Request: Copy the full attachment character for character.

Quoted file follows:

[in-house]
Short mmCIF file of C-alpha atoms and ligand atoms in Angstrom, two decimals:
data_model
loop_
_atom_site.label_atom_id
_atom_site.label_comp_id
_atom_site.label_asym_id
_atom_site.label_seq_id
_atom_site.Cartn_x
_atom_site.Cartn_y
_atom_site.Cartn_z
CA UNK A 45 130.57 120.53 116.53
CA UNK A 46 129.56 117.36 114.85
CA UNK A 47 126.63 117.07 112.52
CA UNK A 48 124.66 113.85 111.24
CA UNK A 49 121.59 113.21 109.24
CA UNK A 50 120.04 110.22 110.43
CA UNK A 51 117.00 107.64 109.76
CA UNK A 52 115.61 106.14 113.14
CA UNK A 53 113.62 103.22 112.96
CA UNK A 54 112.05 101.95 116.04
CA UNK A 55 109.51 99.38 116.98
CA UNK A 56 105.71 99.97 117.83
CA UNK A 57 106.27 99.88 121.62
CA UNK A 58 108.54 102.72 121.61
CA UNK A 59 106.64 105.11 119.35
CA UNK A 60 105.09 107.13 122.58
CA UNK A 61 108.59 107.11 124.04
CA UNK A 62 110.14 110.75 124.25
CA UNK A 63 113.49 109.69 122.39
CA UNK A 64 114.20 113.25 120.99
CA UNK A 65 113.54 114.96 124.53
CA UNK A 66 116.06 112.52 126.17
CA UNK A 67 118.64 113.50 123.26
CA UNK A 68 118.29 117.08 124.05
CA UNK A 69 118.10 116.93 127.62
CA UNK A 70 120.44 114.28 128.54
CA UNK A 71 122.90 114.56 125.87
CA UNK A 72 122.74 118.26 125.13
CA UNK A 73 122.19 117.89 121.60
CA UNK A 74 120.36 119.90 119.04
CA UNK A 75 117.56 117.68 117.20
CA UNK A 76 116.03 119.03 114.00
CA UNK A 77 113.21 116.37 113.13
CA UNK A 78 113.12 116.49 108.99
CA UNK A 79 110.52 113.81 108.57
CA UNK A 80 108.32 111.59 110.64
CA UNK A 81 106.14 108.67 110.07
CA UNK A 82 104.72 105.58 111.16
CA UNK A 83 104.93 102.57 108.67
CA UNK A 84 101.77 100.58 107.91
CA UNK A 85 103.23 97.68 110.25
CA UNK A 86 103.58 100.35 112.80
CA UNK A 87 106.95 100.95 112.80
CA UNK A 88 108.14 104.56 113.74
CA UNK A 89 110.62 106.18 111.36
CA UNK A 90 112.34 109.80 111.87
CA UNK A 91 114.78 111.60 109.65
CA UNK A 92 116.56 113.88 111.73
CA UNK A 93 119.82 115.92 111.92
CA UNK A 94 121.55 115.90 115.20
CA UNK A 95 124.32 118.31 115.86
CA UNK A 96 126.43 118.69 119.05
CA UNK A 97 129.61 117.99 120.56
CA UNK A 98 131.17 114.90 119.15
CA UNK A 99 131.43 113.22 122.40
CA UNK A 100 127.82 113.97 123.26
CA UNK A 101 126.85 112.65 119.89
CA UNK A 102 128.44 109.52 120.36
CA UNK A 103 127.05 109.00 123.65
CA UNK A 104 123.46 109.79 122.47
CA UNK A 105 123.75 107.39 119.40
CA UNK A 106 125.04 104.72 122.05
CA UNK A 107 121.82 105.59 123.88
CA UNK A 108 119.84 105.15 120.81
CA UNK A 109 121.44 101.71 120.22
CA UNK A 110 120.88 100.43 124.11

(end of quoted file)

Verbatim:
[in-house]
Short mmCIF file of C-alpha atoms and ligand atoms in Angstrom, two decimals:
data_model
loop_
_atom_site.label_atom_id
_atom_site.label_comp_id
_atom_site.label_asym_id
_atom_site.label_seq_id
_atom_site.Cartn_x
_atom_site.Cartn_y
_atom_site.Cartn_z
CA UNK A 45 130.57 120.53 116.53
CA UNK A 46 129.56 117.36 114.85
CA UNK A 47 126.63 117.07 112.52
CA UNK A 48 124.66 113.85 111.24
CA UNK A 49 121.59 113.21 109.24
CA UNK A 50 120.04 110.22 110.43
CA UNK A 51 117.00 107.64 109.76
CA UNK A 52 115.61 106.14 113.14
CA UNK A 53 113.62 103.22 112.96
CA UNK A 54 112.05 101.95 116.04
CA UNK A 55 109.51 99.38 116.98
CA UNK A 56 105.71 99.97 117.83
CA UNK A 57 106.27 99.88 121.62
CA UNK A 58 108.54 102.72 121.61
CA UNK A 59 106.64 105.11 119.35
CA UNK A 60 105.09 107.13 122.58
CA UNK A 61 108.59 107.11 124.04
CA UNK A 62 110.14 110.75 124.25
CA UNK A 63 113.49 109.69 122.39
CA UNK A 64 114.20 113.25 120.99
CA UNK A 65 113.54 114.96 124.53
CA UNK A 66 116.06 112.52 126.17
CA UNK A 67 118.64 113.50 123.26
CA UNK A 68 118.29 117.08 124.05
CA UNK A 69 118.10 116.93 127.62
CA UNK A 70 120.44 114.28 128.54
CA UNK A 71 122.90 114.56 125.87
CA UNK A 72 122.74 118.26 125.13
CA UNK A 73 122.19 117.89 121.60
CA UNK A 74 120.36 119.90 119.04
CA UNK A 75 117.56 117.68 117.20
CA UNK A 76 116.03 119.03 114.00
CA UNK A 77 113.21 116.37 113.13
CA UNK A 78 113.12 116.49 108.99
CA UNK A 79 110.52 113.81 108.57
CA UNK A 80 108.32 111.59 110.64
CA UNK A 81 106.14 108.67 110.07
CA UNK A 82 104.72 105.58 111.16
CA UNK A 83 104.93 102.57 108.67
CA UNK A 84 101.77 100.58 107.91
CA UNK A 85 103.23 97.68 110.25
CA UNK A 86 103.58 100.35 112.80
CA UNK A 87 106.95 100.95 112.80
CA UNK A 88 108.14 104.56 113.74
CA UNK A 89 110.62 106.18 111.36
CA UNK A 90 112.34 109.80 111.87
CA UNK A 91 114.78 111.60 109.65
CA UNK A 92 116.56 113.88 111.73
CA UNK A 93 119.82 115.92 111.92
CA UNK A 94 121.55 115.90 115.20
CA UNK A 95 124.32 118.31 115.86
CA UNK A 96 126.43 118.69 119.05
CA UNK A 97 129.61 117.99 120.56
CA UNK A 98 131.17 114.90 119.15
CA UNK A 99 131.43 113.22 122.40
CA UNK A 100 127.82 113.97 123.26
CA UNK A 101 126.85 112.65 119.89
CA UNK A 102 128.44 109.52 120.36
CA UNK A 103 127.05 109.00 123.65
CA UNK A 104 123.46 109.79 122.47
CA UNK A 105 123.75 107.39 119.40
CA UNK A 106 125.04 104.72 122.05
CA UNK A 107 121.82 105.59 123.88
CA UNK A 108 119.84 105.15 120.81
CA UNK A 109 121.44 101.71 120.22
CA UNK A 110 120.88 100.43 124.11